Importing SVG files is a simple process. It’s just like opening a file on your computer. This post will walk you through how to import SVGs into Silhouette Studio. I have lots of free SVG files available in my resource library. You can view them all here and access the resource library by signing up for my emails. I also have SVG files for sale in my shop. If you are interested in creating your own SVG file inside Silhouette Studio, this tutorial will show you how to create a basic file.


What if your file is not in SVG format but you still want to cut it out? Are you out of luck? Nope! This post will show you how to convert a JPEG or PNG to a cut file. You’re welcome!


If you have a PNG or JPEG with more than one color, then you’ll need to separate the colors before you can cut it out. This post will walk you through how to trace by color. And after you get those colors separated, this is an easy way to cut by color.


When you open an SVG file in Silhouette Studio, you may notice that all the pieces are grouped together and you can click and drag it around the canvas together. This is not a bad thing. It keeps you from losing little pieces. However, you need to ungroup and separate the file into layers to be able to cut it out properly. This post gives you step-by-step instructions on how to separate an SVG into layers.


Silhouette Studio allows you to use any font that you have installed on your computer. And yes, this includes fonts that have special characters like swashes. However, not every font on your computer is the best for cutting. Learn which types of fonts are the best to use in this post. This post will teach you everything you need to know about using fonts and editing text in Silhouette Studio.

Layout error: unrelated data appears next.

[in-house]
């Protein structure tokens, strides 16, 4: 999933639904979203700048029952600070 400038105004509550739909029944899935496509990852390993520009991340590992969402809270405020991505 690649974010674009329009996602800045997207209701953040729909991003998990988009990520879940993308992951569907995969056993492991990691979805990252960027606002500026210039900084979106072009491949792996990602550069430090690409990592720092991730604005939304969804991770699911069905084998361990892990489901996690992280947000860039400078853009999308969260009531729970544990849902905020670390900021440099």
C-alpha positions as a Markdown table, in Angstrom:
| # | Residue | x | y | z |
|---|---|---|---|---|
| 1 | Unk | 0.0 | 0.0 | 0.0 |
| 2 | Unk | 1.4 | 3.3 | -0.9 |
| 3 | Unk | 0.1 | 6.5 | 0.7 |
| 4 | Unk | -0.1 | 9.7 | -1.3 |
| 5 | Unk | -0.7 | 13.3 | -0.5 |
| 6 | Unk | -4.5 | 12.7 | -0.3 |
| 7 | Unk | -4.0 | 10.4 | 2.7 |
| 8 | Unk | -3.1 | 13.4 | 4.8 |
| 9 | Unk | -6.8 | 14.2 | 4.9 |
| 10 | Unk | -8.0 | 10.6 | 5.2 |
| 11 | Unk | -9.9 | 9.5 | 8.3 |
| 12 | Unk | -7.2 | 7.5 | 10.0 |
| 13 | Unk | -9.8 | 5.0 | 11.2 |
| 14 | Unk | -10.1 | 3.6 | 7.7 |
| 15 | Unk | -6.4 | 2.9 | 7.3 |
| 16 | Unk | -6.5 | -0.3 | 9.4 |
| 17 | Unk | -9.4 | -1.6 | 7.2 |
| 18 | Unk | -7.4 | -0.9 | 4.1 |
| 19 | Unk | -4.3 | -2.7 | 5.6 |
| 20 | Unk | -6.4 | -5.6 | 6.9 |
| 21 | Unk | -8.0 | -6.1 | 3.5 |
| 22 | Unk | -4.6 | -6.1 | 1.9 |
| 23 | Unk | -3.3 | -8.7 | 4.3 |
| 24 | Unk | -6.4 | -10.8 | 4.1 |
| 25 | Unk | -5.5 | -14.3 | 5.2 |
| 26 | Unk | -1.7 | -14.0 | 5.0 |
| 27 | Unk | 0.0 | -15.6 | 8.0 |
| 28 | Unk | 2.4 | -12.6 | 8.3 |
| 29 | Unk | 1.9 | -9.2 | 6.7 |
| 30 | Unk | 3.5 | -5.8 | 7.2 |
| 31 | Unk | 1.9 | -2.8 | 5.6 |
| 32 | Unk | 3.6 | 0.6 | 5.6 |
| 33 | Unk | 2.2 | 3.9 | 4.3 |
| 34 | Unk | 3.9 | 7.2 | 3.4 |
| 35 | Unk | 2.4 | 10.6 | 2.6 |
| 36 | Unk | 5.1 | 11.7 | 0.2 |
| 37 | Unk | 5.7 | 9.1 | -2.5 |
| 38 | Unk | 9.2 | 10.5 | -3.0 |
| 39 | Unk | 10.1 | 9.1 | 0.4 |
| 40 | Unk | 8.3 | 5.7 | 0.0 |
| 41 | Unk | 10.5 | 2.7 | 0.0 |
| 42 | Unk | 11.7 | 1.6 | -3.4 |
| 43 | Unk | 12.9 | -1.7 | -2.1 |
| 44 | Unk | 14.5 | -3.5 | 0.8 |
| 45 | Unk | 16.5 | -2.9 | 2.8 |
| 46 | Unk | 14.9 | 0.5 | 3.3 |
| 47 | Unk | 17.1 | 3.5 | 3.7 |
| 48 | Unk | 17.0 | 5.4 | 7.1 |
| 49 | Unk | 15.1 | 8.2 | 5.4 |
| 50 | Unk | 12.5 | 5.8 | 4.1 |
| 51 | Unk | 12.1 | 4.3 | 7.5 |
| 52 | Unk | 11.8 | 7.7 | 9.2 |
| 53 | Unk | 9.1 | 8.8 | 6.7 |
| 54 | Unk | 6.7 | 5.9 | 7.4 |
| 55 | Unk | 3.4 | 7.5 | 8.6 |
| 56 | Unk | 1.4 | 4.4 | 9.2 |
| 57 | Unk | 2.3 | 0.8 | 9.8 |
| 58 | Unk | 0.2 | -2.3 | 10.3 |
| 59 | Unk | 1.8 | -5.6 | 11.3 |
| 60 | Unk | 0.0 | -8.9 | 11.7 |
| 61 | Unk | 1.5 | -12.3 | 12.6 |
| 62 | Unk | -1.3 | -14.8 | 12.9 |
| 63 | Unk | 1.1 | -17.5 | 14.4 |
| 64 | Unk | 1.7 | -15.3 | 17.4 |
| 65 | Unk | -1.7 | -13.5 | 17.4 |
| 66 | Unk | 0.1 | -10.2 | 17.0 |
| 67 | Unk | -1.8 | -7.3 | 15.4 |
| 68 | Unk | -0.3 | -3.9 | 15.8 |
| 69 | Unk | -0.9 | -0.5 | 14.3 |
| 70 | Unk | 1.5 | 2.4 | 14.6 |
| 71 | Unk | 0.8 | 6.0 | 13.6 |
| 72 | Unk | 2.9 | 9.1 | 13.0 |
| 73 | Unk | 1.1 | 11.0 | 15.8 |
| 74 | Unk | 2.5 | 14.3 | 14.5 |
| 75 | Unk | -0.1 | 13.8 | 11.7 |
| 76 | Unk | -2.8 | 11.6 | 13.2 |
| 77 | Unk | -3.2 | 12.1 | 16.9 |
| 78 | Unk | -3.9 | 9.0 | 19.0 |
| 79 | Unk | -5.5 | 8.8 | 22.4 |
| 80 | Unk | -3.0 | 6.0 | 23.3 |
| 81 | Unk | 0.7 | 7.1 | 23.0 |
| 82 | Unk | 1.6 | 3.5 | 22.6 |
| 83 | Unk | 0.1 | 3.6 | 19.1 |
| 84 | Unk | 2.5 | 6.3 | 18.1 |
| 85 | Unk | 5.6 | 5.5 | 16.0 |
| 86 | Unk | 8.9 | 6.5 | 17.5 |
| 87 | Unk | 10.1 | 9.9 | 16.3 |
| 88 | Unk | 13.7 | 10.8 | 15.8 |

My most popular video on YouTube is about how to curve text. Check out the post on how to curve text here. I’ve included the video in that post too if you are a visual learner.

Script fonts are super popular but there is an extra step that you have to do in the software in order for script fonts to cut correctly. You have to weld the letters together. I learned this one the hard way and piecing vinyl letters together because you forgot a step is no fun. Check out this tutorial all about the weld tool.


The offset tool is great to use is you have a thin font that you want to make a bit thicker. It can also be used to place a border around an image when you are creating stickers. A third way that the offset tool can be used is to create a silhouette of your entire design so you can layer pieces on top. Learn all about how to use the offset tool here.


Print and cut may be my favorite feature in Silhouette because it allows you to make your own stickers and I kinda can’t get enough of stickers. Print & Cut uses both your printer and your Silhouette machine. There are a few extra steps that need to be set up in order for your file to print so here is a tutorial on how to use the print & cut feature.

I hope this post has given you a good overview of how to use the Silhouette Studio. I plan to link more tutorials to this post as I write them so be sure to check back every once in a while for more. If you found this post useful, please consider sharing it!

how to use silhouette studio